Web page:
NEW YORK -- Montreal Canadiens forward Alex Galchenyuk is doing his best to put an end to what was a negative storyline that could have affected him and his team going into the Stanley Cup Playoffs.
"To be honest I'm kind of tired of talking about it," Galchenyuk said Monday.
Understandable, but Galchenyuk's demotion to fourth-line wing for the final game of the regular season and the first four periods of the Eastern Conference First Round is not a tired topic yet and may get resurrected multiple times over if Montreal has a long run in the playoffs.
The Canadiens lead the New York Rangers 2-1 in the best-of-7 Eastern Conference First Round series going into Game 4 at Madison Square Garden on Tuesday (7 p.m. ET; NBCSN, CBC, TVA Sports, MSG).
Galchenyuk, the Canadiens third leading scorer in the regular season with 44 points (17 goals, 27 assists) in 61 games, has an assist in each of the past two games, both Montreal wins, playing on a line with Arturri Lehkonen and Andrew Shaw, a skilled rookie and an in-your-face veteran who can score.
"Sometimes you make certain decisions internally that not everybody externally understands," Canadiens coach Claude Julien said. "I think he's had a great attitude. I've said that all along. He's worked hard. He's finding his swagger again."
That was the end result of the mind game Julien played with Galchenyuk at the end of the regular season.
Julien wanted Galchenyuk to buy into the Canadiens' system that features the forwards being aggressive but structured in the defensive zone to create turnovers, generate speed and transition opportunities.
He couched the decision to move Galchenyuk down to the fourth line as a way to get a bona fide scorer on all four of his lines to create balance, but it appears obvious now that Julien did it to get Galchenyuk's attention and to put less pressure on him.
Simply put, even though Julien admires Galchenyuk's skating and his skill as an offensive player, he didn't feel like he was good enough at the time to play a top-nine role for the Canadiens.
"Any player when they compete hard they're that much better," Julien said. "I don't care how much talent people have, when they compete hard that's where that talent shows off even more. I think it's his swagger, it's coming back. He's starting to feel good about himself. Sometimes you got through situations not everybody knows about and you kind of lose your swagger or you lose your confidence for all kinds of different reasons and you allow them to find that again. That's where we're at with him."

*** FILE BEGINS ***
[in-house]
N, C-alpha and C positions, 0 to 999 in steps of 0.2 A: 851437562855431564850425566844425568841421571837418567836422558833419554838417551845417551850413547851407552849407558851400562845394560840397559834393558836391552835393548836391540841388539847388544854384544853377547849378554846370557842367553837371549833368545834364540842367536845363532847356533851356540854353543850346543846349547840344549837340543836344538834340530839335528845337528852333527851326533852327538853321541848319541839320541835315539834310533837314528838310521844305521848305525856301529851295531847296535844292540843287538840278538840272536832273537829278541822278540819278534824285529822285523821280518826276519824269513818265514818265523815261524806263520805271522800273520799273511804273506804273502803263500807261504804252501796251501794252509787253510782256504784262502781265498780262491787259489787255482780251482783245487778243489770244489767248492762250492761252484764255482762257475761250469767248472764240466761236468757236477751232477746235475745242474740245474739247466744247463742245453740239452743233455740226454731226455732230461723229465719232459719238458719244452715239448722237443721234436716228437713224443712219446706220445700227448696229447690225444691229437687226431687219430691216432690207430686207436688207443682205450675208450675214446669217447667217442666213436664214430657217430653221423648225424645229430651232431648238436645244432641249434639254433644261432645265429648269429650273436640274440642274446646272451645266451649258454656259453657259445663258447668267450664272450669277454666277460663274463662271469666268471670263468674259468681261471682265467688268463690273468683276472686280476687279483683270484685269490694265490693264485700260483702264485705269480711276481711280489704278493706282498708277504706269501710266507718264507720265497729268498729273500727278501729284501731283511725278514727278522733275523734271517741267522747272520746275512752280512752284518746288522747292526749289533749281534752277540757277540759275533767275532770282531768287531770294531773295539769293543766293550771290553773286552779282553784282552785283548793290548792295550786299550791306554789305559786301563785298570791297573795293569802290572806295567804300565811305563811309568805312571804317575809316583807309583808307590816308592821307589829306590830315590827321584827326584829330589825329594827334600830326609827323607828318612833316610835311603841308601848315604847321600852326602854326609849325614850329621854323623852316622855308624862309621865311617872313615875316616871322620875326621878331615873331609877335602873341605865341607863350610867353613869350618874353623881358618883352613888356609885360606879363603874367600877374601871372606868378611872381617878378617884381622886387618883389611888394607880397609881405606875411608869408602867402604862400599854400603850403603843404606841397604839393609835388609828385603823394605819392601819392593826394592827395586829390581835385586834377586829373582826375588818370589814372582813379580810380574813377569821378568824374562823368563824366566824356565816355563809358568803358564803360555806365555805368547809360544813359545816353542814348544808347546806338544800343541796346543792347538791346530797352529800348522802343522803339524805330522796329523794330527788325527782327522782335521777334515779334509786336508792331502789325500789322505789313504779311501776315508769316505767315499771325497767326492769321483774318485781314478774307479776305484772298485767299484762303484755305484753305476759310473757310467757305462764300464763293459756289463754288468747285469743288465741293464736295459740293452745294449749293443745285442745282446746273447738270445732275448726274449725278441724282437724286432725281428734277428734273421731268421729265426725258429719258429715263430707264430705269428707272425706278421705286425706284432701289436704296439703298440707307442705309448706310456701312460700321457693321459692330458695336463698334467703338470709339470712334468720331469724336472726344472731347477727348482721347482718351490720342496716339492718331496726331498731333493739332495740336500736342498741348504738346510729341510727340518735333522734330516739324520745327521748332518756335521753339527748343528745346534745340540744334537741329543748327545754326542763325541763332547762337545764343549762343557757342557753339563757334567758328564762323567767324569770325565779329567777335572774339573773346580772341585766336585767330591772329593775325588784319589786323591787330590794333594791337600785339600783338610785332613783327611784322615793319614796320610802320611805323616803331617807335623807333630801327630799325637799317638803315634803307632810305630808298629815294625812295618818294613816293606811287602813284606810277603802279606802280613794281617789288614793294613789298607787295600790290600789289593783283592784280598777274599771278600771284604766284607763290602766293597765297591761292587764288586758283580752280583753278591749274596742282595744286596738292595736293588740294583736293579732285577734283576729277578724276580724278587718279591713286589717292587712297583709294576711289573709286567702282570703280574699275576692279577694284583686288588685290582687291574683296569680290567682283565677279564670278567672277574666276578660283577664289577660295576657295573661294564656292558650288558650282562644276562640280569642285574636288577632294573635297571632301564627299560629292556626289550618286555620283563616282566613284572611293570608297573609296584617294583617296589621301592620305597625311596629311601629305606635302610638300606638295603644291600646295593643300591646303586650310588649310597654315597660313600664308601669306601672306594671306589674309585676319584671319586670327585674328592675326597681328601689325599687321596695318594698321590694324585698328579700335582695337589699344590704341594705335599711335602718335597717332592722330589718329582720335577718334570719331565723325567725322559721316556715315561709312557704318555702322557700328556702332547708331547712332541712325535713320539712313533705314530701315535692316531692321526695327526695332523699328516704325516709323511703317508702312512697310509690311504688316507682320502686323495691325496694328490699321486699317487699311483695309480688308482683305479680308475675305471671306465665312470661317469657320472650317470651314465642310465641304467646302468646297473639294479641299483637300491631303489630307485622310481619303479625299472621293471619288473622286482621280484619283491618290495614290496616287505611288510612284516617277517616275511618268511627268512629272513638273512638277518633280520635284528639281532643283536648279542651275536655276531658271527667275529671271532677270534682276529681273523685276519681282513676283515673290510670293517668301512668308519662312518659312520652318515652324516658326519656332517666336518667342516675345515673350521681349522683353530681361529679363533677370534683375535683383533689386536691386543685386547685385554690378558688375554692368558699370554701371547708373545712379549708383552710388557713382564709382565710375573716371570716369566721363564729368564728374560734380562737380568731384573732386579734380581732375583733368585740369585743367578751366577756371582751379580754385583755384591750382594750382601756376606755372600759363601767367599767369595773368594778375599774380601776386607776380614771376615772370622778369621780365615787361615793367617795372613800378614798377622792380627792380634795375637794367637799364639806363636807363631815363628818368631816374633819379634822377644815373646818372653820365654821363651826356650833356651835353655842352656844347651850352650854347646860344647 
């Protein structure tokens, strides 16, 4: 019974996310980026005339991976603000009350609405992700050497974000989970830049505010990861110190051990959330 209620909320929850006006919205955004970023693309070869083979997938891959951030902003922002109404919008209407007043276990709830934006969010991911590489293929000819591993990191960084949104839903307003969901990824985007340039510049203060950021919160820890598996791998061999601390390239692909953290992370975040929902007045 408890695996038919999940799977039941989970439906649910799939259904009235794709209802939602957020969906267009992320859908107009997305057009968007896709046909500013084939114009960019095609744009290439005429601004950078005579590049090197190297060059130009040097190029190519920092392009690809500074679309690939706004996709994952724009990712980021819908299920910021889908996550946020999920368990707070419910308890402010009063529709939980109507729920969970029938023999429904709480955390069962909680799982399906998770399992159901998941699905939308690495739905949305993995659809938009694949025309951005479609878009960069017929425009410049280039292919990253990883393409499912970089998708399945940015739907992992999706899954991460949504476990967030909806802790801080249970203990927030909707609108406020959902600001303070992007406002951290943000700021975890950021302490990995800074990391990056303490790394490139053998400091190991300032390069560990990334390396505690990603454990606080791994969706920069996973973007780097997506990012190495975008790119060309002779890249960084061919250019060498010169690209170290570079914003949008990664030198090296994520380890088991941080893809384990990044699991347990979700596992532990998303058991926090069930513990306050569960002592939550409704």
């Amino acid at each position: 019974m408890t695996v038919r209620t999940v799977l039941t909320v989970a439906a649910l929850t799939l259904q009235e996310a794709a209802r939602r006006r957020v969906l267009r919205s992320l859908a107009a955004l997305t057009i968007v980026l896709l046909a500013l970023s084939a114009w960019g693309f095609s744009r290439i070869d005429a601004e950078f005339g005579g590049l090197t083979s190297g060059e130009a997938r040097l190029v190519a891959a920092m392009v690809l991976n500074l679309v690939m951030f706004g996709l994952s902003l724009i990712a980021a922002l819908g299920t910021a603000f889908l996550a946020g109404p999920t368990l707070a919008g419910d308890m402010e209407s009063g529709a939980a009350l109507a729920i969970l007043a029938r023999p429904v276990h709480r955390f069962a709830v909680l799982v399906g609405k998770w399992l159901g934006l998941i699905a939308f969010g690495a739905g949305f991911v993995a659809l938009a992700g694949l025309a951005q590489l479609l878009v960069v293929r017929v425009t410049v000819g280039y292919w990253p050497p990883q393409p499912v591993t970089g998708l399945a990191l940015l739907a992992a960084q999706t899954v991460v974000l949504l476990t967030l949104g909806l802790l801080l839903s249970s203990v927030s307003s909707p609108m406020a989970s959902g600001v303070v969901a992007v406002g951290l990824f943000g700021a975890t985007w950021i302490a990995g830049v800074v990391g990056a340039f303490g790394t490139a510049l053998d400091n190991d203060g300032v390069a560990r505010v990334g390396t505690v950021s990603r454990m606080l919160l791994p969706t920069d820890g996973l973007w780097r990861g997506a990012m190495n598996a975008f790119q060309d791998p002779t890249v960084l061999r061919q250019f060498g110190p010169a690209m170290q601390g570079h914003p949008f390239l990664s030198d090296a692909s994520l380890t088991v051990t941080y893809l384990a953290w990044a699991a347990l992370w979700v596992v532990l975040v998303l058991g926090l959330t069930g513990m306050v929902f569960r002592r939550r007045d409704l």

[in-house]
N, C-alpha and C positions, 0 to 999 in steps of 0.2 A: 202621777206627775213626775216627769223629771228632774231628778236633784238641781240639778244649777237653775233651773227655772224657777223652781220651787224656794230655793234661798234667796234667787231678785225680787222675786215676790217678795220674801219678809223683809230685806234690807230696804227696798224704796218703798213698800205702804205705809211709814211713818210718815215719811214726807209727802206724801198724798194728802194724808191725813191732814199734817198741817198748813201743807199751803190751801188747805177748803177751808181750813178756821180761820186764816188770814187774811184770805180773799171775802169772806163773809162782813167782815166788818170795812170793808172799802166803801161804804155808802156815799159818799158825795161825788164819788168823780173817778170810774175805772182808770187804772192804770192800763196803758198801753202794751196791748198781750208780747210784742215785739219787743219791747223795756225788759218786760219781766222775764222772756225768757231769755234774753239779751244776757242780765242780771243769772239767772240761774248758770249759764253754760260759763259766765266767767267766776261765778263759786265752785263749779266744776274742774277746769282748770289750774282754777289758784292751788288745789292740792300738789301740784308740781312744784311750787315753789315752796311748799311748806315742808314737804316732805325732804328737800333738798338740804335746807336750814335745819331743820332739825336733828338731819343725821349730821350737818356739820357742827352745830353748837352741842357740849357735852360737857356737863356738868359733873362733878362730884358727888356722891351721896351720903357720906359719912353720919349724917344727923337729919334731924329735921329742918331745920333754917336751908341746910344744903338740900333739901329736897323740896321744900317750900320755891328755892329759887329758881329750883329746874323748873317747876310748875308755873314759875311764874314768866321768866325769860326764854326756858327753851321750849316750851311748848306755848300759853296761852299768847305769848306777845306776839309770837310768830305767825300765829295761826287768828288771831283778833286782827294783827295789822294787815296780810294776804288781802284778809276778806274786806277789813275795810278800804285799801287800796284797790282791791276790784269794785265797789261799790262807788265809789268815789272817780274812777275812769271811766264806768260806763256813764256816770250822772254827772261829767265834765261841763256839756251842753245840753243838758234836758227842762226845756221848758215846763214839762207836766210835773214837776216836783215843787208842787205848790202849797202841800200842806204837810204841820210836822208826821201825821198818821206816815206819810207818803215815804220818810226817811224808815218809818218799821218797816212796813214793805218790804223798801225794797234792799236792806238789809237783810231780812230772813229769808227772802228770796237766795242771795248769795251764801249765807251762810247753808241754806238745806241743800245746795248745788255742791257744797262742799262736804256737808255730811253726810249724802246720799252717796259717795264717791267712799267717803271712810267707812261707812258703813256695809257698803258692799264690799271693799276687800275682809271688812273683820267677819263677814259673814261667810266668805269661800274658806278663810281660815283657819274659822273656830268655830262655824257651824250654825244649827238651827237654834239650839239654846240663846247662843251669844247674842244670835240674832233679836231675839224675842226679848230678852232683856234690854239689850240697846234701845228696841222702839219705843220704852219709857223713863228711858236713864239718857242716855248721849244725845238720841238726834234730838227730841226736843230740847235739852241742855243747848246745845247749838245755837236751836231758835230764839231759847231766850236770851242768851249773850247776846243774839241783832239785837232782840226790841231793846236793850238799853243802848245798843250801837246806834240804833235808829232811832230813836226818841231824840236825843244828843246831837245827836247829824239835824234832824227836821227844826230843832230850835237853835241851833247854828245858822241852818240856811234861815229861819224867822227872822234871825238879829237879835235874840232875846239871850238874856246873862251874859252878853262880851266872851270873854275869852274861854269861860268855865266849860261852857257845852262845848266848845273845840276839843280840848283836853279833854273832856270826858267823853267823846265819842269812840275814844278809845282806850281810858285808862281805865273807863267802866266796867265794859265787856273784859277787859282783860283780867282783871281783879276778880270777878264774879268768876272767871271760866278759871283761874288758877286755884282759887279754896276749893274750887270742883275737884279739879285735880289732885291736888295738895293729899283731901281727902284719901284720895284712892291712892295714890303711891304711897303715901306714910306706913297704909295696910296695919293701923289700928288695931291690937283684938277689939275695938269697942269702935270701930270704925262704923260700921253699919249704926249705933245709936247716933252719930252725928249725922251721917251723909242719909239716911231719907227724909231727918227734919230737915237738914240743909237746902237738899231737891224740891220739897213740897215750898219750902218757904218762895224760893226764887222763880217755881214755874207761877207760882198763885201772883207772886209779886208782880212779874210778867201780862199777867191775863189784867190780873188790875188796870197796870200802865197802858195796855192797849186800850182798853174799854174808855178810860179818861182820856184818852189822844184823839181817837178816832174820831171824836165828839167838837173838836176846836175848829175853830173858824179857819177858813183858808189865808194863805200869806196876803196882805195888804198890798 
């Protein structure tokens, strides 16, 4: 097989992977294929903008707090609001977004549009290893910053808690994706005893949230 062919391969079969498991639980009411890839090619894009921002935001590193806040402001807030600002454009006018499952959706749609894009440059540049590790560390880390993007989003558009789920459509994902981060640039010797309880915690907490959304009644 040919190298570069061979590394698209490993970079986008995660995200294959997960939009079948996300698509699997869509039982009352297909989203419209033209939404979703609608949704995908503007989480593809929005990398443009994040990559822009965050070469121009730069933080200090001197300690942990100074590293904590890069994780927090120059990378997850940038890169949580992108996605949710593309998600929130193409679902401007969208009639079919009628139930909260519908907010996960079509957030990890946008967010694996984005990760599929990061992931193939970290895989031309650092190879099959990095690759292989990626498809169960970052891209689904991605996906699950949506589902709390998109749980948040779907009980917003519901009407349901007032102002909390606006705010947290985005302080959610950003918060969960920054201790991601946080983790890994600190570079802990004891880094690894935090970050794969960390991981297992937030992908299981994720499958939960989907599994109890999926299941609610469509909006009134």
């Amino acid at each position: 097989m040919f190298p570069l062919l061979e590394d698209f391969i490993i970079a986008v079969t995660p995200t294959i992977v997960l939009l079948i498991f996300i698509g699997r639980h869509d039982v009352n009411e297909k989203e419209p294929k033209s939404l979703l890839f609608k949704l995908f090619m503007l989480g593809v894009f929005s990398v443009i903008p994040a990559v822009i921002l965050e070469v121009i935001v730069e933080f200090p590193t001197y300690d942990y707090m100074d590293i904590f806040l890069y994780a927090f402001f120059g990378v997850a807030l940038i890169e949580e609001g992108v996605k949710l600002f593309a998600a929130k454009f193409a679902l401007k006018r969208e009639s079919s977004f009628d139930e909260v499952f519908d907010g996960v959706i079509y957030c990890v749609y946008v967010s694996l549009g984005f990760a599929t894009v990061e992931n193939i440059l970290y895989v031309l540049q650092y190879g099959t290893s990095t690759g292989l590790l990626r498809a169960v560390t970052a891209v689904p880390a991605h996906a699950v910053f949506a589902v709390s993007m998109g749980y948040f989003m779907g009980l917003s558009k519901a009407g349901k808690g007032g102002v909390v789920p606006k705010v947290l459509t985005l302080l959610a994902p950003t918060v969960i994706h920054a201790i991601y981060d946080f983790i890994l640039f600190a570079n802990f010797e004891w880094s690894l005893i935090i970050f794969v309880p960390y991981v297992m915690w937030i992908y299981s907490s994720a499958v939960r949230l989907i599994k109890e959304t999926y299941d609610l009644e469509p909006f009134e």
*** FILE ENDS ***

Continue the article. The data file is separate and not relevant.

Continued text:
Galchenyuk responded to the demotion by scoring the overtime winner in Montreal's regular-season finale against the Detroit Red Wings on April 8. He had four shots on goal on 15 shifts in Game 1 against the Rangers. By the end of the first period in Game 2, when Montreal had a 2-1 lead, Julien had seen enough to move Galchenyuk up to the line with Lehkonen and Shaw.
"In Detroit, he scored the winning goal and had some good chances, that was a positive thing," Julien said. "It wasn't a negative thing. From there on in as a coach you make decisions to bring him back to hopefully where you think he should be."
Galchenyuk insists he never complained or worried about his role on the team. He bounced from center to wing and up and down the lineup under former Canadiens coach Michel Therrien, and it appeared the same thing might be happening under Julien.
This isn't new to him.
"It wasn't a big deal for me," Galchenyuk said. "It's something I didn't pay too much attention to. [The media] talked about it, but I'm coming into the playoffs and trying to help the team win whatever position I've been put in. I think I carry that mindset and I didn't really think about it too much."
Canadiens captain Max Pacioretty said Galchenyuk's spot on the depth chart was never a topic of conversation in the dressing room.
"It's really something I guess for the media] to talk about but it's not something we talk about at all," Pacioretty said. "Our job when we do talk about it is to try to just weather the storm, basically come up here [in front of the media] with a smile and don't overreact. But at the same time when we're in the room it's not even talked about, it's not even thought about."
Pacioretty has thought about Galchenyuk's response since he was moved back up in the lineup.
"I've been really impressed with his last two games," Pacioretty said. "We need him and everyone else on the team to have that same mindset."
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